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Idaho 2011

from ESTEC the day Huygens arrived at Titan in 2005

David H. Atkinson
Department of Electrical Engineering
University of Idaho
Spaceward Bound Expedition Mojave Idaho 2011

Who I am
My name is David Atkinson, and I’m a Professor of Electrical Engineering at the University of Idaho. For the past 30 years, I have been an active participant in a number of NASA programs, both research and educational. Among my most recent activities, I was a Co-Investigator on the NASA/ESA (European Space Agency) Cassini/Huygens Doppler Wind Experiment that successfully measured the winds in the atmosphere of Titan (the largest moon of Saturn) in 2005, and I led the European Space Agency Huygens Probe Descent Trajectory Working Group. A bit deeper into my past - I was the Principle Investigator on the Galileo (Jupiter) probe Doppler Wind Experiment, providing the first measurements of the very deep atmospheric winds on Jupiter.

My Background and Career Path
I am a professor of Electrical Engineering with a background in teaching responsibilities for electromagnetic theory. My research interests are in the fields of physics and astronomy, primarily planetary sciences, and science education. I have undergraduate degrees from Whitman College in 1977 (Astronomy/Physics) and from Washington State University in 1980 (Electrical Engineering), a Master's degree in Applied Physics from Stanford University in 1981, and a Ph.D. in Electrical Engineering from Washington State University in 1989. During the summers of 1980 and 1981 I was a summer intern at NASA Ames Research Center, and I was hired by NASA as a systems engineer on the Galileo probe in 1981. From 1981 through 1986 I worked at NASA Ames Research Center on the Galileo probe mission, and as an optical engineer on the Space Infrared Telescope Facility (SIRTF). During this period I also taught undergraduate and graduate astronomy labs at Stanford University. In 1986 I returned to Washington State University under the NASA Graduate Student Researchers Program to complete my PhD, and I was hired as an Assistant Professor at the University of Idaho in 1989.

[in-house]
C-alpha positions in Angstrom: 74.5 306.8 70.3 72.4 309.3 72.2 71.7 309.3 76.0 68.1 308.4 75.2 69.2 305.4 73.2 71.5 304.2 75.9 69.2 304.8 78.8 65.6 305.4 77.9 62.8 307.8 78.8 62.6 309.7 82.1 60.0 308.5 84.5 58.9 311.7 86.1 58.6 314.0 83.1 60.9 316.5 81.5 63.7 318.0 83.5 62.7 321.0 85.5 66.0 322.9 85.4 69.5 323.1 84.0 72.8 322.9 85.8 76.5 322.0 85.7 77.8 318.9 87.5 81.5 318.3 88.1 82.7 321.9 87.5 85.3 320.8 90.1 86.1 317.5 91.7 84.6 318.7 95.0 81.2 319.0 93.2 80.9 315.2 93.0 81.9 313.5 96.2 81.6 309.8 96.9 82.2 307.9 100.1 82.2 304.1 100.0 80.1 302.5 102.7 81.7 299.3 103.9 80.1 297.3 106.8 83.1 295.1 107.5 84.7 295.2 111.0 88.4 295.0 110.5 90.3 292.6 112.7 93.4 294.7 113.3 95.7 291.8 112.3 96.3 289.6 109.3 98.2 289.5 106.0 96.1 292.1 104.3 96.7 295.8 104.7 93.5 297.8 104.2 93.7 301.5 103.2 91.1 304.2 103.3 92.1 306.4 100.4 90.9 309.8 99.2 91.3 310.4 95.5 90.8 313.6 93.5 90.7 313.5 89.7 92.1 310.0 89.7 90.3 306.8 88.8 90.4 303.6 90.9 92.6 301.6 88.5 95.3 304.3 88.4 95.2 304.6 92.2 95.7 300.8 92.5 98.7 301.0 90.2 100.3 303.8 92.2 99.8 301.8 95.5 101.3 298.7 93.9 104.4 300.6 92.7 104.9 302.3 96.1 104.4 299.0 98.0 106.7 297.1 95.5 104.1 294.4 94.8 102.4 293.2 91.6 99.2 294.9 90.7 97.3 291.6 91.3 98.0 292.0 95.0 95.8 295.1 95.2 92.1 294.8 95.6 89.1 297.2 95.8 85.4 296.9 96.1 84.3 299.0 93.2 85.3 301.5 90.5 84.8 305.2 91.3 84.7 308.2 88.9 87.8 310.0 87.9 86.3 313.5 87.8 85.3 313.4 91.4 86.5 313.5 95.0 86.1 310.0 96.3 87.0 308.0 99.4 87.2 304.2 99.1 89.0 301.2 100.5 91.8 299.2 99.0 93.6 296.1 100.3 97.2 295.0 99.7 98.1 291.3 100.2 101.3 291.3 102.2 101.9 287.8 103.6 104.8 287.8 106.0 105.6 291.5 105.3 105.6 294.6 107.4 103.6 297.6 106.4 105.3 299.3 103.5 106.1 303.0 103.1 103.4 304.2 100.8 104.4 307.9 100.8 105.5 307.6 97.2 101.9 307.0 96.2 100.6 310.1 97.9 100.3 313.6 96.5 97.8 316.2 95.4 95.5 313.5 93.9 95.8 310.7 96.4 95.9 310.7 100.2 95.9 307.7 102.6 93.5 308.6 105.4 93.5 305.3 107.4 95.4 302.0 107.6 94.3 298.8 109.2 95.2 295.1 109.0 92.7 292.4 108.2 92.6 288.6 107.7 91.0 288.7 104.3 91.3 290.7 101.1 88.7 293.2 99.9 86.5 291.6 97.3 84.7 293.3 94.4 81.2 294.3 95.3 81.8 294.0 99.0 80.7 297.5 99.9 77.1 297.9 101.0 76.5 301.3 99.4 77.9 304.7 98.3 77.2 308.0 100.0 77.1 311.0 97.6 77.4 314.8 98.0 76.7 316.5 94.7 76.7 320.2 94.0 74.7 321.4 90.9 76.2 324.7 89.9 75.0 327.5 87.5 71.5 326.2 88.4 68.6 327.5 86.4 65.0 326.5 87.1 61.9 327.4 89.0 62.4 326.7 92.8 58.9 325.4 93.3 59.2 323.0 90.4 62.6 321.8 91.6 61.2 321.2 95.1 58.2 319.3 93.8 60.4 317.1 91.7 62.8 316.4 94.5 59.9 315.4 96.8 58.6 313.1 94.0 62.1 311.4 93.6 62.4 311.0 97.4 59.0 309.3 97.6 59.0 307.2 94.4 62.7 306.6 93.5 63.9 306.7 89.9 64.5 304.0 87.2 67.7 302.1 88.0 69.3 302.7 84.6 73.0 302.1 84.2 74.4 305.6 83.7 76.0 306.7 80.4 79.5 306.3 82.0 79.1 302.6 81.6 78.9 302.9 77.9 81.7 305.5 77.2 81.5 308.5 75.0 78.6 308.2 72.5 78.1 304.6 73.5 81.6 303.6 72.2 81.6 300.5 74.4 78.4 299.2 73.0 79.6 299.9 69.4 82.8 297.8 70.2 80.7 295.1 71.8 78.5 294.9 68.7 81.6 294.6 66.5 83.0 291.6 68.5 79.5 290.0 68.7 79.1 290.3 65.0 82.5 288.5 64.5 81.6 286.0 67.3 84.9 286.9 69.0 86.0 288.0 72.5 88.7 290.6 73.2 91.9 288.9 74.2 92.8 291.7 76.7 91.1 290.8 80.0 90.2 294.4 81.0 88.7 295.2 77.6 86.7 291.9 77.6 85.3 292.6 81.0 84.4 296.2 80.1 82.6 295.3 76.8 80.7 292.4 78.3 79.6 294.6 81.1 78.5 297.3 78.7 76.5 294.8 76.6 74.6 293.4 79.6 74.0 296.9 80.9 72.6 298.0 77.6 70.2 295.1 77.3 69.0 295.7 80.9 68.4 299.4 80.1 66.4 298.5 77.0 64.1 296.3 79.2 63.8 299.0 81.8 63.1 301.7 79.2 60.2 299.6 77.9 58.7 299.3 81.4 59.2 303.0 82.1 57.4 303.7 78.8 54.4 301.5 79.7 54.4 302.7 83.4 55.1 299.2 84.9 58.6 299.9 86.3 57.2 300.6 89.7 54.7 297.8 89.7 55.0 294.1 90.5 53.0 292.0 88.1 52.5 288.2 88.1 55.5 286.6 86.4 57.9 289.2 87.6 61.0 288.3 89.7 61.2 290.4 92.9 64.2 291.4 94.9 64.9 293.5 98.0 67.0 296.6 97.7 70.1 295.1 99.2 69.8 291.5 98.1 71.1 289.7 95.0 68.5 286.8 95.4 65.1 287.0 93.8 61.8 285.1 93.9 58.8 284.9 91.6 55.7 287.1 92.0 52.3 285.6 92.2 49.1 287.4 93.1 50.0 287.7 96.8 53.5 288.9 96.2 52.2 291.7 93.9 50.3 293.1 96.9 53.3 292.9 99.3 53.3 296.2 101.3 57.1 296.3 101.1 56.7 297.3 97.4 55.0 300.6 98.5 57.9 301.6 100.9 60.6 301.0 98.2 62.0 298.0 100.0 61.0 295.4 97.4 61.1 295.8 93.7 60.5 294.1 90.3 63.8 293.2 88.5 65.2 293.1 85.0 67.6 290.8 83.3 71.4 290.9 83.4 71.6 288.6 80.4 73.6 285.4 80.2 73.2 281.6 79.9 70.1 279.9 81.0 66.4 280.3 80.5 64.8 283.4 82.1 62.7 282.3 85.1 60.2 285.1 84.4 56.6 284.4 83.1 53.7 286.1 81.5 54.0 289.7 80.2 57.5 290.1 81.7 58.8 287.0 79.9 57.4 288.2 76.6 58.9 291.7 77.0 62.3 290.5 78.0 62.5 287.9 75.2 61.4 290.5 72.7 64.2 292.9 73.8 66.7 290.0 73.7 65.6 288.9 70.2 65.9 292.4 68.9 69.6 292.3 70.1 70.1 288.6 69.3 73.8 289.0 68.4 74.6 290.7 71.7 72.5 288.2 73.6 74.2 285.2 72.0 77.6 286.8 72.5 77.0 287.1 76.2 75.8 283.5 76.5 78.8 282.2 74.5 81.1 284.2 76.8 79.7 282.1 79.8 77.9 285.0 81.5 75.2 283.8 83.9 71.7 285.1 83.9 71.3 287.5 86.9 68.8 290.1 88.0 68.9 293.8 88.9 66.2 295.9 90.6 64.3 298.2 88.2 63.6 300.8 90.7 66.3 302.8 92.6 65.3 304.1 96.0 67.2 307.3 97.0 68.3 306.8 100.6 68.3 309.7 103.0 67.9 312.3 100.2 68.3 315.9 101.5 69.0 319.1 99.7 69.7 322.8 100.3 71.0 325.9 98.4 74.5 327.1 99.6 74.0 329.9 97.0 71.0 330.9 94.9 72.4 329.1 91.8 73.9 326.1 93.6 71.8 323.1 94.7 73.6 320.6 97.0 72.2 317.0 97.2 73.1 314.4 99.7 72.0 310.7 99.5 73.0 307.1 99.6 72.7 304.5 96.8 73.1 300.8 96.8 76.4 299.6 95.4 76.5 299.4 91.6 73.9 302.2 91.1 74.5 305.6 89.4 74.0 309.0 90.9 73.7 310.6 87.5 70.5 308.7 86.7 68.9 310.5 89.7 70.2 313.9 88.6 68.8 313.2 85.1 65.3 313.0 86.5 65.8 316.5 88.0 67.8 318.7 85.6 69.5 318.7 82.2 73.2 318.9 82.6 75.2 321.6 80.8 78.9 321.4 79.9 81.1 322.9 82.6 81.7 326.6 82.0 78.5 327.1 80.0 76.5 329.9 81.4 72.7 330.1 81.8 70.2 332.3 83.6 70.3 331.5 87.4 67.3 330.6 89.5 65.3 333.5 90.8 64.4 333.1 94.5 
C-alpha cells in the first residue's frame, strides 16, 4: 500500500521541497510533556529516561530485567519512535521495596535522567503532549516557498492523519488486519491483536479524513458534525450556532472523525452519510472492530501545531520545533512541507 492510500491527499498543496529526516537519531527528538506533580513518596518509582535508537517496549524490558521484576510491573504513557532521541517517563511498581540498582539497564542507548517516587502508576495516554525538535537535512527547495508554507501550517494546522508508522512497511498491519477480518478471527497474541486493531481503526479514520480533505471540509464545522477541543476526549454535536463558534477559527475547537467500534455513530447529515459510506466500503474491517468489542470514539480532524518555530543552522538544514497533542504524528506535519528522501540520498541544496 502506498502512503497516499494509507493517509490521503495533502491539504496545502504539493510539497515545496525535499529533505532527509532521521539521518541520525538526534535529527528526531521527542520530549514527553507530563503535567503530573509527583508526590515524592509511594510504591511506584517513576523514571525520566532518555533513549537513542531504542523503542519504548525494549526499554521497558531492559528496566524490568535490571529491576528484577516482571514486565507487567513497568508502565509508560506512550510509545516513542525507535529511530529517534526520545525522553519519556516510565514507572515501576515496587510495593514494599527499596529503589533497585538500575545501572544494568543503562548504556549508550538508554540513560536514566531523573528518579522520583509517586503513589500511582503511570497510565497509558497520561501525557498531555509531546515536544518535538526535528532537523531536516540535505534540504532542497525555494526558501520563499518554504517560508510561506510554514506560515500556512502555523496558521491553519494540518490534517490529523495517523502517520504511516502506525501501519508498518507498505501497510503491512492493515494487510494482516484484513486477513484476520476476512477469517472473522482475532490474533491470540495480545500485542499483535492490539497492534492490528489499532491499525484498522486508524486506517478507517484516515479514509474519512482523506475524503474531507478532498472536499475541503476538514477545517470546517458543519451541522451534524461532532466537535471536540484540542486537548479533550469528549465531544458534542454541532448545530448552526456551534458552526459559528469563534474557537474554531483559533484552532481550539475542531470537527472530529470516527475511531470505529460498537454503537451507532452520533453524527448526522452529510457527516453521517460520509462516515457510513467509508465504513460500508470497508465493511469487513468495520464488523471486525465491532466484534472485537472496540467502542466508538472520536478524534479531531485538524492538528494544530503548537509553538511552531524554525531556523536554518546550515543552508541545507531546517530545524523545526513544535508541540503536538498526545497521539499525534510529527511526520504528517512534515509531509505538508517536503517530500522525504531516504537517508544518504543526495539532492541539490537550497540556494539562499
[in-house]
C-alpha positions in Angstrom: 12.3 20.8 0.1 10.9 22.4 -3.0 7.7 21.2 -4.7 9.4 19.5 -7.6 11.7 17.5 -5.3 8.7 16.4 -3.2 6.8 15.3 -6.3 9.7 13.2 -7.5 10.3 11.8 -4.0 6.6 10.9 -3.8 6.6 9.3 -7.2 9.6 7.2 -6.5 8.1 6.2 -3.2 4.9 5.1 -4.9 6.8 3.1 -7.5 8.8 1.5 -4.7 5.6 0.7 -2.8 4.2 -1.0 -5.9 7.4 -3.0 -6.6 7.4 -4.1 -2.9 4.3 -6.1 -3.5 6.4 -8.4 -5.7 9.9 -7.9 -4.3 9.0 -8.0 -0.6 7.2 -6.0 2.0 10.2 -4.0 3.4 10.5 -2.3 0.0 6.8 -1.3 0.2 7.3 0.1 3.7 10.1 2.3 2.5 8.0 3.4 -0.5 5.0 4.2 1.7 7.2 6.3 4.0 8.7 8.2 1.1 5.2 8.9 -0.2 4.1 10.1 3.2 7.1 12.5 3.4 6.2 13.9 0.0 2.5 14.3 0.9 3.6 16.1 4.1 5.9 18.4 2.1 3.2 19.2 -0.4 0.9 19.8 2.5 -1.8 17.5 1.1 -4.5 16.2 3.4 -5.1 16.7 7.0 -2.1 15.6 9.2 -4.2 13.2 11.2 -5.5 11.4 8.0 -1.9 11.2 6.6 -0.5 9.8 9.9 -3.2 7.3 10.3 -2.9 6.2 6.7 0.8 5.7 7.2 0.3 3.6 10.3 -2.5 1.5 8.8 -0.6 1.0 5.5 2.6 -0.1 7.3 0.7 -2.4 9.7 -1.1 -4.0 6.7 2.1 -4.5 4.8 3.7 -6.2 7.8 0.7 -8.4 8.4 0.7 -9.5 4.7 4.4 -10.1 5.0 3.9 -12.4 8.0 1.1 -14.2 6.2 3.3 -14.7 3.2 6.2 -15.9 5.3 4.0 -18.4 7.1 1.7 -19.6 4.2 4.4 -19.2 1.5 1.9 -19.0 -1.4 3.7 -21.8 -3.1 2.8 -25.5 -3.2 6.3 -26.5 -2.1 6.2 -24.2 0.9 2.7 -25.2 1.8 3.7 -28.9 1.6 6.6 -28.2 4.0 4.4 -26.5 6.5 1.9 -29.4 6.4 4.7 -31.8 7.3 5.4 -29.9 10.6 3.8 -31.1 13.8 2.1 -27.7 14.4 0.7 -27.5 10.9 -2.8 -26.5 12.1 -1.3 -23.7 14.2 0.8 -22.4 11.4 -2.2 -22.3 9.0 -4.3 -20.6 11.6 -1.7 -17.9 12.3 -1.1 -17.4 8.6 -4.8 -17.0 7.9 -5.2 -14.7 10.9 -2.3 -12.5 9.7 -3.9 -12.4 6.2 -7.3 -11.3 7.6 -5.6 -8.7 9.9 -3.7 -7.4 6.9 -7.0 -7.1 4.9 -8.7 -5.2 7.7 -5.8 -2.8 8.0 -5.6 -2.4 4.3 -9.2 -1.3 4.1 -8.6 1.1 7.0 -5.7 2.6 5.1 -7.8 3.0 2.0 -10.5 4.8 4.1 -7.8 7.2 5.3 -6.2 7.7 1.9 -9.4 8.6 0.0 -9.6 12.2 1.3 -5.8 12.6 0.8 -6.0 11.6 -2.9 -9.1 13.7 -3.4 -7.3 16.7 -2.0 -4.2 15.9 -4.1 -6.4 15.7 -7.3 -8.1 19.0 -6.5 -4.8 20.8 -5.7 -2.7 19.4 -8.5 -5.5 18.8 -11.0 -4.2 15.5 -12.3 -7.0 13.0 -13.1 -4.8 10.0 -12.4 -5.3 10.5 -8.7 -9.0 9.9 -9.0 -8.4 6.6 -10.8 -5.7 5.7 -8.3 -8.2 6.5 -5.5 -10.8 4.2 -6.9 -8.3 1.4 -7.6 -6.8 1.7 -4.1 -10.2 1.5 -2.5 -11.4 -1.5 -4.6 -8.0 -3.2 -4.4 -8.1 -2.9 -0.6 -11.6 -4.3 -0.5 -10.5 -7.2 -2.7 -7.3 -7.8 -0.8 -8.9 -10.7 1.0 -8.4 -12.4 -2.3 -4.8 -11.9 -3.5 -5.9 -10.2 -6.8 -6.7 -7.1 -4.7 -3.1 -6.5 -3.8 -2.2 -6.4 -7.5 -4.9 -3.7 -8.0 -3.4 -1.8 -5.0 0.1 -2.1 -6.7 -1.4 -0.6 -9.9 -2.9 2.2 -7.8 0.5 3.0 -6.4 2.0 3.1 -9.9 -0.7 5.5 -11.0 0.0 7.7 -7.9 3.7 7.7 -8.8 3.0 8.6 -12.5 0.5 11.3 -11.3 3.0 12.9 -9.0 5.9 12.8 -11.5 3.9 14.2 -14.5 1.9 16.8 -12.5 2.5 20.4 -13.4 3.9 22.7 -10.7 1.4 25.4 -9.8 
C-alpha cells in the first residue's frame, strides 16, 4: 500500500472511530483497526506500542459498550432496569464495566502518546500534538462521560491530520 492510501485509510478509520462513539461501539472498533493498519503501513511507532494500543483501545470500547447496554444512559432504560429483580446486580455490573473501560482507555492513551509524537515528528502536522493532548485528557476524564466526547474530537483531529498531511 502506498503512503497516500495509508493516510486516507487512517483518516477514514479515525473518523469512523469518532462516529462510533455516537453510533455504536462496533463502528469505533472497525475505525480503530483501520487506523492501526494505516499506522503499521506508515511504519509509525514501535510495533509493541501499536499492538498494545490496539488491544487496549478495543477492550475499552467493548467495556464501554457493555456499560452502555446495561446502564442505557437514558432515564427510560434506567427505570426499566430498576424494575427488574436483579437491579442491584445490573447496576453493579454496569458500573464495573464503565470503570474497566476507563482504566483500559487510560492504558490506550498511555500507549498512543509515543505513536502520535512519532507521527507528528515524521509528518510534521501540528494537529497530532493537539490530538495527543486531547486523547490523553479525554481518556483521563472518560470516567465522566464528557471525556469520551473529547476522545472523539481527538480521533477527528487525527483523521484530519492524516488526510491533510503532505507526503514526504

In 1997 I completed a research sabbatical at the University of Arizona's Lunar and Planetary Laboratory working on the Cassini/Huygens mission to Saturn and Titan, and from 1998-2000 I was a Space Grant Fellow in the Education Division at NASA Headquarters in Washington, DC.

Among my more recent activities, I’m a co-investigator on a Discovery proposal for a balloon mission to Venus, and a co-investigator on a Venus entry probe and lander mission. I’m also a co-investigator on team studying a possible future entry probe mission to Saturn.

My Research Interests
My interests are in planetary probe exploration of atmospheres in the solar system. Planetary radio sciences. In particular, entry probe measurements of atmospheric winds of the outer planets and Titan. A key element and overarching theme of all my work is to provide opportunities for students to become engaged and participate in NASA research programs, whether through summer internships at NASA centers, participation in scientific balloon programs at the university, support of senior design projects, attendance and presentation of student research at scientific conferences, and sponsoring programs for younger students through the NASA Idaho Space Grant Consortium.

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Editor: Linda Conrad
NASA Official: Liza Coe
Last Updated: March 2011